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How was Tony Dow dead? The star of “Leave It to Beaver,” is still alive, despite his management’s claim that he died.

Tony Dow Dead, the actor and director best remembered for his role as Wally Cleaver in the classic television series “Leave It to Beaver,” is still alive, according to his family, despite a statement from his management company on Tuesday claiming he had died.

Dow’s official Facebook page announced the “death of our dear Tony this morning,” but the message was later removed. Follow stoptechy

How was Tony Dow dead?

Christopher Dow, the actor’s son, informed NBC News via text message Thursday afternoon that his father is still “on hospice and in his final hours.”

“He’s surrounded by family and friends,” Christopher Dow said. “We appreciate you remembering us in your prayers at this difficult time.”

In another Facebook post on Dow’s official page, the management team blamed the problem on miscommunication.

He was born in Hollywood, California, where his mother worked as a stuntwoman and Clara Bow’s double. He was a Junior Olympics diving champion with no showbiz experience. When he went along with a buddy and auditioned for and won the role of Wally.

“Leave It to Beaver” premiered in 1957 and lasted until 1963. The iconic black-and-white sitcom followed the exploits of rambunctious little Beaver, his sensible brother, Wally, their cunning buddy Eddie Haskell. Their patient but understanding parents, played by Barbara Billingsley and Hugh Beaumont.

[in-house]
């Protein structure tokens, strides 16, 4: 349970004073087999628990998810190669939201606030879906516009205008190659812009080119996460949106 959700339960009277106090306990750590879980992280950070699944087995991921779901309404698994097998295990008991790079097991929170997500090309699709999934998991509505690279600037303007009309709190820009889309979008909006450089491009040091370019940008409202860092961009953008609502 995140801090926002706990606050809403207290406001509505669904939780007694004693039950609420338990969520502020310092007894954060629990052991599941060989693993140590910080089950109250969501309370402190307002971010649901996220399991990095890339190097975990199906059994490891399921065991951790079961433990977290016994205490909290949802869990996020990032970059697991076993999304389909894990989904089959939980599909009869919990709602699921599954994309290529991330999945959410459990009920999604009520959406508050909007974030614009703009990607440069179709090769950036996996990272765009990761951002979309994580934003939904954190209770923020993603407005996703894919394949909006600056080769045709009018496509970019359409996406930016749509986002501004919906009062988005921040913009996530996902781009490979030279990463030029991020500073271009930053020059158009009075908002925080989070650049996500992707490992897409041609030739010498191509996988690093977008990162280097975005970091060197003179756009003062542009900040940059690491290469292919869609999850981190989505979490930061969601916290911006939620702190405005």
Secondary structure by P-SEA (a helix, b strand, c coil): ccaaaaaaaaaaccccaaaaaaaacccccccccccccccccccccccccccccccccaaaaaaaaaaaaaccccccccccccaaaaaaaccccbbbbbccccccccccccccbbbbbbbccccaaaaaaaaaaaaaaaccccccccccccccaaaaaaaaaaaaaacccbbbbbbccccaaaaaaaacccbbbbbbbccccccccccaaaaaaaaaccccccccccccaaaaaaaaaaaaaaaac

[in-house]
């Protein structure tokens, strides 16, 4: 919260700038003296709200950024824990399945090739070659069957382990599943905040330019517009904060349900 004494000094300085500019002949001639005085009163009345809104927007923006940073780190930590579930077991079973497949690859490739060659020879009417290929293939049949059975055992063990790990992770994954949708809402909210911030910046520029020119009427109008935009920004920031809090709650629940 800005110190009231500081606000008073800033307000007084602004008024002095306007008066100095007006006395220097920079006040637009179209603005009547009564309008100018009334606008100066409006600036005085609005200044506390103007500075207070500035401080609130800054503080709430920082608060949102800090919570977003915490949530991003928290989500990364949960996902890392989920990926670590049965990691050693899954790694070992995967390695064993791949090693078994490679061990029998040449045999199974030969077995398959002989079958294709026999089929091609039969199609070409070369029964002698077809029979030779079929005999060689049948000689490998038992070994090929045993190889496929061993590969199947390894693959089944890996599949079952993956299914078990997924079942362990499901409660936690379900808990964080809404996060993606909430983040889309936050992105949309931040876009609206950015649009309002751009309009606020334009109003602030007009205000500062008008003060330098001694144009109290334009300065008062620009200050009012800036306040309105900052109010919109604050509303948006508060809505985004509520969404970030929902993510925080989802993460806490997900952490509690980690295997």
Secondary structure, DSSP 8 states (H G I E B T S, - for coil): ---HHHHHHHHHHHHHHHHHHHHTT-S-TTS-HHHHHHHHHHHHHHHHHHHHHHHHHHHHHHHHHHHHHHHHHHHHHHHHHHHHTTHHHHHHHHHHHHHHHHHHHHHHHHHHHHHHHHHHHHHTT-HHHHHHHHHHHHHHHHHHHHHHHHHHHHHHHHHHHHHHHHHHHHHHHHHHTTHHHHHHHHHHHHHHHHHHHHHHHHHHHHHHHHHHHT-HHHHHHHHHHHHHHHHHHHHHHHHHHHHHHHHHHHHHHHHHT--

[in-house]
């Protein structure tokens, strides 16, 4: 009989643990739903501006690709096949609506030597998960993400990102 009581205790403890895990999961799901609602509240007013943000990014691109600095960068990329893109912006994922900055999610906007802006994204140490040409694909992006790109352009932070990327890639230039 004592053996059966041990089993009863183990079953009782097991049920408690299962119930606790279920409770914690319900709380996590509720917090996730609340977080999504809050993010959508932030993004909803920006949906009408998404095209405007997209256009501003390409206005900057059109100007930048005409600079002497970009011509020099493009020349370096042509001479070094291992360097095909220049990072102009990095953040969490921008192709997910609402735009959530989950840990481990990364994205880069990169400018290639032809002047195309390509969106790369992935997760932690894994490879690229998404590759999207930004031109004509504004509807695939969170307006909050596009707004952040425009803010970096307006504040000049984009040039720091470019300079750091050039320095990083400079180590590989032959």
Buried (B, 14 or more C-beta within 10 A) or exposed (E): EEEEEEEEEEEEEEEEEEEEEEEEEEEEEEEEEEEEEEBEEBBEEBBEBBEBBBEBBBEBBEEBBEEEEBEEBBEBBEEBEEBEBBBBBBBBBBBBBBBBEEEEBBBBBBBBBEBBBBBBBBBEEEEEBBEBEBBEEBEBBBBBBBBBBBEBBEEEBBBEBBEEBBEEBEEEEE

Bob Mosher and Joe Connelly, the show’s creators, based the characters on their own children, including aspects like Wally’s continuous hair-combing that they witnessed in their own adolescents. As the episode ended, Wally was preparing to enter college, while Beaver was preparing to start high school.

Tony Dow dead

Dow returned in the 1980s to direct the TV movie “Still the Beaver” and the series “The New Leave It to Beaver,” for which he also authored five episodes and directed five.

While continuing to perform, he transitioned into writing, producing, and directing, and directed episodes of “Harry and the Hendersons,” “Coach,” “Babylon 5”, “Honey I Shrunk the Kids,” and “Star Trek: Deep Space Nine.”

Dow went on to appear on shows such as “General Hospital,” “Mr. Novak,” “Never Too Young,” “Lassie,” “Love, American Style,” “Square Pegs,” and “The Love Boat,” where he portrayed himself. He also starred in the John Landis sketch comedy movie “The Kentucky Fried Movie” as himself in the 2003 comedy “Dickie Roberts: Former Child Star,” which included appearances by hundreds of former juvenile performers.

Dow struggled with depression in his twenties, creating the self-help film “Beating the Blues” to aid others and subsequently surviving two bouts with cancer. He also became a sculptor and established a building business.

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